On safety and security as surveillance

Safety and security have become trigger words for me. They are gateways to instant mistrust and suspicion because they have come to symbolise a loss of my personal power and privacy. The state, and authority more generally, has no interest in keeping me, and other ordinary people, safe. They are simply interested in controlling us. For instance, nowadays banks very often use those words – safety and security – to freeze online payments people make. They claim they do it to protect you from fraud and keep you safe, but in reality, all they are doing is forcing you to give them more information about why you are transferring money to a person or organisation: they know the who, but with these ‘safety checks’, they are also collecting the why and the what of your relationship to the recipient. Similarly, this online safety bill should be more honestly entitled the loss

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On acting from where you stand

The other day, I was trying to explain to two incredibly brilliant, but thoroughly pessimistic people, why the world isn’t actually shit. I think they suffer, like many well meaning, middle-class people, from a saturation of mainstream and social media; it weighs them down with a profound, dystopian hopelessness. As I have said before, I stopped using social media when Facebook rolled out it’s ‘timeline’ function, which, going by some googling, was about nine years ago now. I used Instagram for a while during the pandemic, but have since deactivated it in disgust. I also recently tried Twitter for a couple of months, as I have been thinking about how to share the writing I put on here. It will not be via Twitter, of that much I am sure.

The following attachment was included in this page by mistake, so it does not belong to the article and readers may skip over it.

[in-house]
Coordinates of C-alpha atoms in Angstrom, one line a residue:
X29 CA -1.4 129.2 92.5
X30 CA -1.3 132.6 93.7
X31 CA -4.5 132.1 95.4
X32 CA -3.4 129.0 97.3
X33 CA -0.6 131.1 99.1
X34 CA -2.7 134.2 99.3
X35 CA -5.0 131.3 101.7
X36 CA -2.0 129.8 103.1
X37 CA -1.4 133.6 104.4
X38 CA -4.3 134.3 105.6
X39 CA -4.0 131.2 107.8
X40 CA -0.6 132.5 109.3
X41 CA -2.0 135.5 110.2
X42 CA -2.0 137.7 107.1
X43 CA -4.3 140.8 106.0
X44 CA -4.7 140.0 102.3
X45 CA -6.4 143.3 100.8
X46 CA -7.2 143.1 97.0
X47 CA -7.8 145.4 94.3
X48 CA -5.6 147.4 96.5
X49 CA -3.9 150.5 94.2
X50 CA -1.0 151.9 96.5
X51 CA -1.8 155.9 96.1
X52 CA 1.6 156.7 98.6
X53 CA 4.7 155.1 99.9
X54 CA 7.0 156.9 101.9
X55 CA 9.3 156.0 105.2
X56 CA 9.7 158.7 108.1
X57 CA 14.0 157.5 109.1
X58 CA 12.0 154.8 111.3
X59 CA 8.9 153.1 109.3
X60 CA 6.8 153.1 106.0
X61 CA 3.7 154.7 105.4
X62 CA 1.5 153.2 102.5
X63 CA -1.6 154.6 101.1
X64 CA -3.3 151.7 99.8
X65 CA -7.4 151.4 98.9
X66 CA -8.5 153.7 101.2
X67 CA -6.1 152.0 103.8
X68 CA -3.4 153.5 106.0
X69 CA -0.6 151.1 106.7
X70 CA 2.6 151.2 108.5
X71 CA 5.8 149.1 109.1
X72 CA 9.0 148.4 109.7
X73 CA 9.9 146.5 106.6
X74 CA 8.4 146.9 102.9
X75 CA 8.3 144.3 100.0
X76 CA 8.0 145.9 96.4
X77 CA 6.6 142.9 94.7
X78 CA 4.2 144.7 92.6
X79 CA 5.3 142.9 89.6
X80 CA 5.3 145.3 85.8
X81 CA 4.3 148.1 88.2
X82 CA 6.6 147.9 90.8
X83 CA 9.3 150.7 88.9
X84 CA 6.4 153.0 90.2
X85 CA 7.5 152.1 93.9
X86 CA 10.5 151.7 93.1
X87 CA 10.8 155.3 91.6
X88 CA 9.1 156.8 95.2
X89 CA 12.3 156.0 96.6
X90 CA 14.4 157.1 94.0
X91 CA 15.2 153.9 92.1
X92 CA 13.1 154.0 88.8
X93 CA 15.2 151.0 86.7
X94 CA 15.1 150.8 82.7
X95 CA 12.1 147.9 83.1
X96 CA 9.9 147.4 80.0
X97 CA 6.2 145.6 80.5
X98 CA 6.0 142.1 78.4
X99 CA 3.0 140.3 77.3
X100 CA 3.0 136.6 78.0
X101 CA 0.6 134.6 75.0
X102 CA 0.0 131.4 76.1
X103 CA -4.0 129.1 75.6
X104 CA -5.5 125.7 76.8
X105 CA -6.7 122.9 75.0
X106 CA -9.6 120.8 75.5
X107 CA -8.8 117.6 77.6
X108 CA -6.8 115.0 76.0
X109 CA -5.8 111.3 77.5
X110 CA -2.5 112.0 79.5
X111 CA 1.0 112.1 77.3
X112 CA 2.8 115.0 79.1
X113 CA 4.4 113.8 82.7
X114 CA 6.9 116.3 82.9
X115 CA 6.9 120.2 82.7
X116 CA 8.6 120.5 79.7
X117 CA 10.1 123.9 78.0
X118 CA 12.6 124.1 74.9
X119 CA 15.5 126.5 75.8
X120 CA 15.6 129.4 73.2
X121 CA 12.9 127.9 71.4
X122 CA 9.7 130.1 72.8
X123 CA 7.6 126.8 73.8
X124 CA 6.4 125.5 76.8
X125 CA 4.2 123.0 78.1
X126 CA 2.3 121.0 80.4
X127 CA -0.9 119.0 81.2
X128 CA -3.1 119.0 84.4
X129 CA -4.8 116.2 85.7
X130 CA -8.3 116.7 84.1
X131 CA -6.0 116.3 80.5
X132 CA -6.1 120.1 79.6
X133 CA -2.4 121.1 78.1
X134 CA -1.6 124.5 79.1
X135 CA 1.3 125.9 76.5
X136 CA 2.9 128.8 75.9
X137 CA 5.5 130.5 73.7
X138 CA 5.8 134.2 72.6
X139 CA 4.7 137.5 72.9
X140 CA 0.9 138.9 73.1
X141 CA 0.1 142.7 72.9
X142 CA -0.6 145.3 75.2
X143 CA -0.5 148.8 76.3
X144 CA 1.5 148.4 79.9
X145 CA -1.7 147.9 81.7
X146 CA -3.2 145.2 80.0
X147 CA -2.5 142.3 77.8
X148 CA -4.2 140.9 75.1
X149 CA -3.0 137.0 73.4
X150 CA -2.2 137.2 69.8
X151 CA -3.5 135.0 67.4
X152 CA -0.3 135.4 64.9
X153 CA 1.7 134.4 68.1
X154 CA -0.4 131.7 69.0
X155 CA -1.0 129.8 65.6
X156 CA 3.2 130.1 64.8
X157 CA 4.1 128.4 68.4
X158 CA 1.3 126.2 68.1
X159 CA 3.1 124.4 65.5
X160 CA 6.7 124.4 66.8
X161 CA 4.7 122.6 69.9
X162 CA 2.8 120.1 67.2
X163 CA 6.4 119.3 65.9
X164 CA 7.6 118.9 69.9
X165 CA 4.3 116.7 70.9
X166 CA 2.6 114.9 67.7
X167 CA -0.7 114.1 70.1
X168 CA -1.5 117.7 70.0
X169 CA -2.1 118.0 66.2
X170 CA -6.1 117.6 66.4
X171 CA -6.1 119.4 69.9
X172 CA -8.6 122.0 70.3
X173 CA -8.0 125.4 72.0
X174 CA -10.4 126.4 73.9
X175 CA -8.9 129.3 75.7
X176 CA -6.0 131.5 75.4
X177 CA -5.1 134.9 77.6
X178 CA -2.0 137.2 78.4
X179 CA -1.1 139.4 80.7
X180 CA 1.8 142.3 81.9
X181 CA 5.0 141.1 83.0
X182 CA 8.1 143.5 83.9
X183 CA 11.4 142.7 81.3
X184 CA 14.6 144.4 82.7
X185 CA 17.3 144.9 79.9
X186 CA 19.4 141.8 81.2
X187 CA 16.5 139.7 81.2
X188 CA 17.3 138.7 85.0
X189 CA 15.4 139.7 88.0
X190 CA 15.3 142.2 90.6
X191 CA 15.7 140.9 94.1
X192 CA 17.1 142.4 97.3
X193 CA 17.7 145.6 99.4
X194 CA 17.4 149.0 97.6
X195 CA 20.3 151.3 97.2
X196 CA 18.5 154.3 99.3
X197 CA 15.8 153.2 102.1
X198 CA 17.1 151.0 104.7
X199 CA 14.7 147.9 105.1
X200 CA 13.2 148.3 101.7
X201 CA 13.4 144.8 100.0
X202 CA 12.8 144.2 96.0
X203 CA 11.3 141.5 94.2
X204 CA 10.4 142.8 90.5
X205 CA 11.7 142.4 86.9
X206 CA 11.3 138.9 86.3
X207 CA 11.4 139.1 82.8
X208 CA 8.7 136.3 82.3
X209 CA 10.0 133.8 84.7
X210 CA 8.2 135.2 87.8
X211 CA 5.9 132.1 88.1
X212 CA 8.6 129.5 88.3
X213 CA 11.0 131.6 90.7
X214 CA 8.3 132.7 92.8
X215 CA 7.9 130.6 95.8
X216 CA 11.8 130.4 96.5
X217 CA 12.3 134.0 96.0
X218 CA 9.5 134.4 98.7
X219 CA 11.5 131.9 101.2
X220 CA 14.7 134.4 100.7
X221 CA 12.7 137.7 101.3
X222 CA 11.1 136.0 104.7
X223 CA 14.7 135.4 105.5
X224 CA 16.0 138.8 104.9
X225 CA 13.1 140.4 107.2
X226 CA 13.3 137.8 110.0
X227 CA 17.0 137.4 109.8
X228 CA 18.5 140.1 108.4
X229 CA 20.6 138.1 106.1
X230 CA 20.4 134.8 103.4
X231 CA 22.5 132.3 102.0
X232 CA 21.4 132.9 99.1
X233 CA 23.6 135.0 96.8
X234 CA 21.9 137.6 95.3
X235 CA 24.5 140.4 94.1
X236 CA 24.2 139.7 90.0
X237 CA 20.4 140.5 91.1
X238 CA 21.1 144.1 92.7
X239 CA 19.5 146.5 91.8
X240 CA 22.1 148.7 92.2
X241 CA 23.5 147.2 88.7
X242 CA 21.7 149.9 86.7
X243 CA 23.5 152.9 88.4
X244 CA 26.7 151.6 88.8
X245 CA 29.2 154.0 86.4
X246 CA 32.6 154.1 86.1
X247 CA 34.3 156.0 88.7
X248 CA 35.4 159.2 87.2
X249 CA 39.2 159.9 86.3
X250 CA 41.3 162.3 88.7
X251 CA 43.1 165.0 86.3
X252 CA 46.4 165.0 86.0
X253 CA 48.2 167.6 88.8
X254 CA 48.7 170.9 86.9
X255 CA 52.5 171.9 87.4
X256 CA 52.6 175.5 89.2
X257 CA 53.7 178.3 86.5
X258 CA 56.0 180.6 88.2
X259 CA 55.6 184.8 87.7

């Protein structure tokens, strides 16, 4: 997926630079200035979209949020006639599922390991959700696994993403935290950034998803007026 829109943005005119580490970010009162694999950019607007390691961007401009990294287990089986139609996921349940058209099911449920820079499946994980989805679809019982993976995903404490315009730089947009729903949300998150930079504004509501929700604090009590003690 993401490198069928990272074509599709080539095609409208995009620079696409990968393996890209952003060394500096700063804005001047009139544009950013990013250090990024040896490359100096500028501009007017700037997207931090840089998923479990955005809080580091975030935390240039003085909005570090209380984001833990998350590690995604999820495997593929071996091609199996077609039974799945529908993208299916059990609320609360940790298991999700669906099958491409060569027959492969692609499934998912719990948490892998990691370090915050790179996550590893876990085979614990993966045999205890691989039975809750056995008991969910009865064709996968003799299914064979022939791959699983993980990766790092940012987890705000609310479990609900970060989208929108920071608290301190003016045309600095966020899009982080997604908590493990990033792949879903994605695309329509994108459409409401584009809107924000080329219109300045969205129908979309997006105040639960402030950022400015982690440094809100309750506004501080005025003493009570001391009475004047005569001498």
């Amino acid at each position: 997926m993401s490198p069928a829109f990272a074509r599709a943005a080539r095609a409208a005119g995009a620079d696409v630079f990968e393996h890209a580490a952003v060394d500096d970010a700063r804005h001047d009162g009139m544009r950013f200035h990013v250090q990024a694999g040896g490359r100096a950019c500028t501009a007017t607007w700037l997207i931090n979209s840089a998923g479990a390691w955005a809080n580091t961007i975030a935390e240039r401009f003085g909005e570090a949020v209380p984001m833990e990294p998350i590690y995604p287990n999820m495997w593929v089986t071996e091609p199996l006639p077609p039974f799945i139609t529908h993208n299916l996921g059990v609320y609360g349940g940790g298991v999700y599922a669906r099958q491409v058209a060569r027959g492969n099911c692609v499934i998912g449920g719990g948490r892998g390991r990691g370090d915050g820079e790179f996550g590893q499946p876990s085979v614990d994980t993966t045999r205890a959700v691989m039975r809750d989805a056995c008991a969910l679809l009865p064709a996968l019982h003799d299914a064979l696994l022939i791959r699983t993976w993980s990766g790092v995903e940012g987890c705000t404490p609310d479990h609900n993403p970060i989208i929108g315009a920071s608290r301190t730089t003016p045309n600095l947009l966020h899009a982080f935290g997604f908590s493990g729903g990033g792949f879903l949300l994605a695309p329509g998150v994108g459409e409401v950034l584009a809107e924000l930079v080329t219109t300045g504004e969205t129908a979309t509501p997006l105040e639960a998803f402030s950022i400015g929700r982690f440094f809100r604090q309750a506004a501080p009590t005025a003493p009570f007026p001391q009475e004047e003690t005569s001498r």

On certainty

When I was studying religion at university, I came to the realisation that people who were religious had a need for certainty that I did not share. It seems pretty clear to me that vast swathes of the world have gone mad out of a need for the same thing: certainty. And it is precisely this neurosis which is driving them to (try to) control others. It seems pretty clear to me that it is impossible to control a virus. Aside from the fact that they are a part of the ecology of the earth and our bodies at all times (what else would we “test positive” for if we swabbed for it?*), they are microscopic organisms invisible to the naked eye. Rationally, how do you think you can control something you cannot see? You can’t. This is why everything that you are doing to try to control the virus doesn’t work,

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